Next, the Council cleansed the area around the package of vials of the bodies (and, so they hoped, of the disease). Then they hired mercenaries to deliver the package in among others that were being taken to the premier merchant lord of the land (the kingdom directly south and west of the cabal’s territory). The package had been disguised to look like a sumptuous shipment of the kind this noble was used to receive, and the orders given to the mercenaries were to attack a caravan, get close enough to the wagons to slip the package inside (retrieving a like package if they could) and then to run away, leaving the caravan mostly intact, but rattled so that they would make all haste to their destination and the merchant lord.
This plan worked flawlessly — until the mercenaries began to show signs of the illness. They got near enough tot he caravan, but did not have the strength to assault it. The contagion was spread to the caravan so not all was lost. Soon the plague began to break out in that land and the cabal’s purpose was seemingly achieved. In time, the caravans spread the disease in its innocuous stage along their trade routes so that it became full flowered in many regions all at once and caused a huge panic among the alliance.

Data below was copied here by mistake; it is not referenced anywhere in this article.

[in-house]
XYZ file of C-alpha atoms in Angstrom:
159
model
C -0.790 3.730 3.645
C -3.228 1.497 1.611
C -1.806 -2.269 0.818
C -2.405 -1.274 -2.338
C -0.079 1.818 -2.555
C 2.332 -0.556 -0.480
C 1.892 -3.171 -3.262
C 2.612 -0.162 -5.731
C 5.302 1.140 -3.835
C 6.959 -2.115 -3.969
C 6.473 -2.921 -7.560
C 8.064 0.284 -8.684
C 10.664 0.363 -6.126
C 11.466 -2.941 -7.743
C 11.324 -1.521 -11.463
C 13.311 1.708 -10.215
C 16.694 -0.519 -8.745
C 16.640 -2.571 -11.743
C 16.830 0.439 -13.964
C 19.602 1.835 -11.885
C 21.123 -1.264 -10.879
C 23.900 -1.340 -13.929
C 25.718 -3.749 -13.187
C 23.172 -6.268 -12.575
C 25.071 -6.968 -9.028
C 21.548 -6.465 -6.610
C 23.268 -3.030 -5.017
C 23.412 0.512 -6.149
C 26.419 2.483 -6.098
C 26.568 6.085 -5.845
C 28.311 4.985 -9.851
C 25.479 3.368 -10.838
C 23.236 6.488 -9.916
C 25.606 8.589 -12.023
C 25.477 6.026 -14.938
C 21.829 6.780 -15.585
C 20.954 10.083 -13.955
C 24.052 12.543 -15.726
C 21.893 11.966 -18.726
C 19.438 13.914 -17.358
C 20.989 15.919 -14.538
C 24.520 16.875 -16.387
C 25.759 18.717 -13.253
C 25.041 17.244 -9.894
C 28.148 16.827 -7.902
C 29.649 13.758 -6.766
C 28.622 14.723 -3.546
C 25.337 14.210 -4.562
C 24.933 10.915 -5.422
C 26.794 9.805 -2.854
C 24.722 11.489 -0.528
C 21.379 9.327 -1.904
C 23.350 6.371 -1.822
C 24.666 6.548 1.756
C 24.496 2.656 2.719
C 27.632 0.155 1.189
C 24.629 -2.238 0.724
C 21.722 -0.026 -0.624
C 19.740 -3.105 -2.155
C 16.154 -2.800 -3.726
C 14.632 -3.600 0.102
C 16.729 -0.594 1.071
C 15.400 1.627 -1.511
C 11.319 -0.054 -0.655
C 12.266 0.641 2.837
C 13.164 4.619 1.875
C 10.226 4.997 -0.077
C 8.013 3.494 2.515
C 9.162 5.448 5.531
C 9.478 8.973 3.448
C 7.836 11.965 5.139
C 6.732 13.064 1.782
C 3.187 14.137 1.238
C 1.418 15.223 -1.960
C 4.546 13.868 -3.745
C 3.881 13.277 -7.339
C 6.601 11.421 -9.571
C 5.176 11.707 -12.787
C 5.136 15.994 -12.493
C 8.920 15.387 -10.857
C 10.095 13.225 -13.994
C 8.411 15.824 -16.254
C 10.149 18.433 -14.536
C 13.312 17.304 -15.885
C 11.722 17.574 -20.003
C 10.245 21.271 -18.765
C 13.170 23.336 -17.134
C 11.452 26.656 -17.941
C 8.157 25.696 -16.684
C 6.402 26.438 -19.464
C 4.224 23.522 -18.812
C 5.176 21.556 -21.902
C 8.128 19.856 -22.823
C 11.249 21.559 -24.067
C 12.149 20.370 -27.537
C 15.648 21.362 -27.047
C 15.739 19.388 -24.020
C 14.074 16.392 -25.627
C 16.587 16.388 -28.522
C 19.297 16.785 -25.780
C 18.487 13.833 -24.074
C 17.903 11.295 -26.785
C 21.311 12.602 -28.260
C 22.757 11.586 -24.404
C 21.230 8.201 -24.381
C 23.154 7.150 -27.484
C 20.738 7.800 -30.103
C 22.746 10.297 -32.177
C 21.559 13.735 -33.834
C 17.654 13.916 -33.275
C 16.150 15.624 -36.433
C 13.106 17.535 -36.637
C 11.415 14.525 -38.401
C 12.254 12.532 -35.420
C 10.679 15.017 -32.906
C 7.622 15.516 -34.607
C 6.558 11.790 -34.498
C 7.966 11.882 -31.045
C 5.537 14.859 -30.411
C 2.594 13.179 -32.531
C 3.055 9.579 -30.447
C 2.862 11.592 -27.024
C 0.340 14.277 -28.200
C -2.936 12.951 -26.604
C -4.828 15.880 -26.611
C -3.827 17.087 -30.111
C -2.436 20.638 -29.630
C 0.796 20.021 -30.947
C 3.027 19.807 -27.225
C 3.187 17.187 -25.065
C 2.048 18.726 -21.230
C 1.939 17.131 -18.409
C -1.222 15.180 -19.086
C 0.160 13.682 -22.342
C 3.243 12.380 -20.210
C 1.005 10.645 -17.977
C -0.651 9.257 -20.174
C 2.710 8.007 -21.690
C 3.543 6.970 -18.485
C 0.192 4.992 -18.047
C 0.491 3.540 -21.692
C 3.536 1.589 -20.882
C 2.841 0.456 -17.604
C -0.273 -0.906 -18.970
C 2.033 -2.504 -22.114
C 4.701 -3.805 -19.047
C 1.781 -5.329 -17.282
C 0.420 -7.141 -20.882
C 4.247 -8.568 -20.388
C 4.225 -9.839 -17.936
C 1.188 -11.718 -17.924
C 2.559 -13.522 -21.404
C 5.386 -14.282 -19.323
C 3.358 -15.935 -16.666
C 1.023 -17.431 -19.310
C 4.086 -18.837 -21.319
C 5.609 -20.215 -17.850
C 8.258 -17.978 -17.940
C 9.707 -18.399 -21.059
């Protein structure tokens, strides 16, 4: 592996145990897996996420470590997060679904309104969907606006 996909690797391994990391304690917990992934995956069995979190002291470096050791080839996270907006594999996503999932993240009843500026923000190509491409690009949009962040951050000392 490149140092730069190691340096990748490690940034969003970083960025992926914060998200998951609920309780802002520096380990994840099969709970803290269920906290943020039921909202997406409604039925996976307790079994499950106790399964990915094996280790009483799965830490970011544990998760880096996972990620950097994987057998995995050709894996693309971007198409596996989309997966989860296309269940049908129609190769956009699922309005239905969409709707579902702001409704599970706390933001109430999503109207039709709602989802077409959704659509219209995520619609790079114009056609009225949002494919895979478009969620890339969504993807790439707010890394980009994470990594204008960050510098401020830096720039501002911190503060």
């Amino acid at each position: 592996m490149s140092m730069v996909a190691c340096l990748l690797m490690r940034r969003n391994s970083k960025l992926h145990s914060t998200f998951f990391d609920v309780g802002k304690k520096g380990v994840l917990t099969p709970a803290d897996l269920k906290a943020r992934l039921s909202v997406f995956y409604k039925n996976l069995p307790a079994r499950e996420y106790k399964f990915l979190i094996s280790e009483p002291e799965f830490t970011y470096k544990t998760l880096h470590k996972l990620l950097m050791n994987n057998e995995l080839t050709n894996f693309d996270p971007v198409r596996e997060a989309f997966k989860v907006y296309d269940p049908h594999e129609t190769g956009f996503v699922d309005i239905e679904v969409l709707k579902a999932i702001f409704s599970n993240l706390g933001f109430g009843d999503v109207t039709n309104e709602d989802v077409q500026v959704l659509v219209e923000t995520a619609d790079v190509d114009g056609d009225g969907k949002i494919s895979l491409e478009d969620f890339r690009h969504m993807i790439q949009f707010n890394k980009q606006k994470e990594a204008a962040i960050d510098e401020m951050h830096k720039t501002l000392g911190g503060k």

(The original plan was to deliver only one vial to each of the targeted merchant lords; the caravan masters would only begin to show signs of sickness when past the borders of their destination countries. Instead of following this plan, the archmages sent out all the vials simultaneously in their fear of both the contagion and the senior archmage’s grisly end, thus destroying any hope of their safe delivery. The mercenaries and mage messengers became afflicted with the disease so quickly and so savagely, therefore, because they were in close physical proximity to its purest, most concentrated, and most magical form.)